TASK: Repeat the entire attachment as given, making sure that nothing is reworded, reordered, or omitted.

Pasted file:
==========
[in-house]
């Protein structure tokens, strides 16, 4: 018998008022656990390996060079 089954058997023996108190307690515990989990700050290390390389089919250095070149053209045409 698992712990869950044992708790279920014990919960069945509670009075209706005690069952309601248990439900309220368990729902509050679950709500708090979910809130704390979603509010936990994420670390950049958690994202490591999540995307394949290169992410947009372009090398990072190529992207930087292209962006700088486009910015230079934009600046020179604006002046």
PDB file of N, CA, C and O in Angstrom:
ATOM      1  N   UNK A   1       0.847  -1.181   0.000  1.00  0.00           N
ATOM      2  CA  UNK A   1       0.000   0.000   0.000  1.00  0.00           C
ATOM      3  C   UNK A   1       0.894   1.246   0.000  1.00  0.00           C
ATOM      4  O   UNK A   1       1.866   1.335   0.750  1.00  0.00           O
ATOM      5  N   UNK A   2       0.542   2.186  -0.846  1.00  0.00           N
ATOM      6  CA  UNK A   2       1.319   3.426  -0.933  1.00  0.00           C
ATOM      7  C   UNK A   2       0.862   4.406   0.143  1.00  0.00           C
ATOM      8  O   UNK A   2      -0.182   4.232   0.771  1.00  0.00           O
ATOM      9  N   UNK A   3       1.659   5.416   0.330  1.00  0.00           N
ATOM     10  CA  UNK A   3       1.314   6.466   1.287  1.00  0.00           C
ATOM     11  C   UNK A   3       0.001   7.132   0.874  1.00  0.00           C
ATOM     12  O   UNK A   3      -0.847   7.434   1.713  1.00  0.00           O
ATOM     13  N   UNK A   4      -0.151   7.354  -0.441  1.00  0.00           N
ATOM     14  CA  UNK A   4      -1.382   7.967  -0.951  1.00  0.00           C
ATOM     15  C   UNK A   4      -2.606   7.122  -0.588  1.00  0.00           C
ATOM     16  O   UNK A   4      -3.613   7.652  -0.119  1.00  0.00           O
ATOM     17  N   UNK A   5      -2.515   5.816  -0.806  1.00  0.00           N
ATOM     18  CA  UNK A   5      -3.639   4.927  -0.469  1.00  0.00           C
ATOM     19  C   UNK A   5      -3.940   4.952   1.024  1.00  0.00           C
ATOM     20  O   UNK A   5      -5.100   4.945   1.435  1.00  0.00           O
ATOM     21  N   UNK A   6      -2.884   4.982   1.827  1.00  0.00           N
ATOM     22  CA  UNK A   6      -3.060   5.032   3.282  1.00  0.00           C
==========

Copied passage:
[in-house]
């Protein structure tokens, strides 16, 4: 018998008022656990390996060079 089954058997023996108190307690515990989990700050290390390389089919250095070149053209045409 698992712990869950044992708790279920014990919960069945509670009075209706005690069952309601248990439900309220368990729902509050679950709500708090979910809130704390979603509010936990994420670390950049958690994202490591999540995307394949290169992410947009372009090398990072190529992207930087292209962006700088486009910015230079934009600046020179604006002046």
PDB file of N, CA, C and O in Angstrom:
ATOM      1  N   UNK A   1       0.847  -1.181   0.000  1.00  0.00           N
ATOM      2  CA  UNK A   1       0.000   0.000   0.000  1.00  0.00           C
ATOM      3  C   UNK A   1       0.894   1.246   0.000  1.00  0.00           C
ATOM      4  O   UNK A   1       1.866   1.335   0.750  1.00  0.00           O
ATOM      5  N   UNK A   2       0.542   2.186  -0.846  1.00  0.00           N
ATOM      6  CA  UNK A   2       1.319   3.426  -0.933  1.00  0.00           C
ATOM      7  C   UNK A   2       0.862   4.406   0.143  1.00  0.00           C
ATOM      8  O   UNK A   2      -0.182   4.232   0.771  1.00  0.00           O
ATOM      9  N   UNK A   3       1.659   5.416   0.330  1.00  0.00           N
ATOM     10  CA  UNK A   3       1.314   6.466   1.287  1.00  0.00           C
ATOM     11  C   UNK A   3       0.001   7.132   0.874  1.00  0.00           C
ATOM     12  O   UNK A   3      -0.847   7.434   1.713  1.00  0.00           O
ATOM     13  N   UNK A   4      -0.151   7.354  -0.441  1.00  0.00           N
ATOM     14  CA  UNK A   4      -1.382   7.967  -0.951  1.00  0.00           C
ATOM     15  C   UNK A   4      -2.606   7.122  -0.588  1.00  0.00           C
ATOM     16  O   UNK A   4      -3.613   7.652  -0.119  1.00  0.00           O
ATOM     17  N   UNK A   5      -2.515   5.816  -0.806  1.00  0.00           N
ATOM     18  CA  UNK A   5      -3.639   4.927  -0.469  1.00  0.00           C
ATOM     19  C   UNK A   5      -3.940   4.952   1.024  1.00  0.00           C
ATOM     20  O   UNK A   5      -5.100   4.945   1.435  1.00  0.00           O
ATOM     21  N   UNK A   6      -2.884   4.982   1.827  1.00  0.00           N
ATOM     22  CA  UNK A   6      -3.060   5.032   3.282  1.00  0.00           C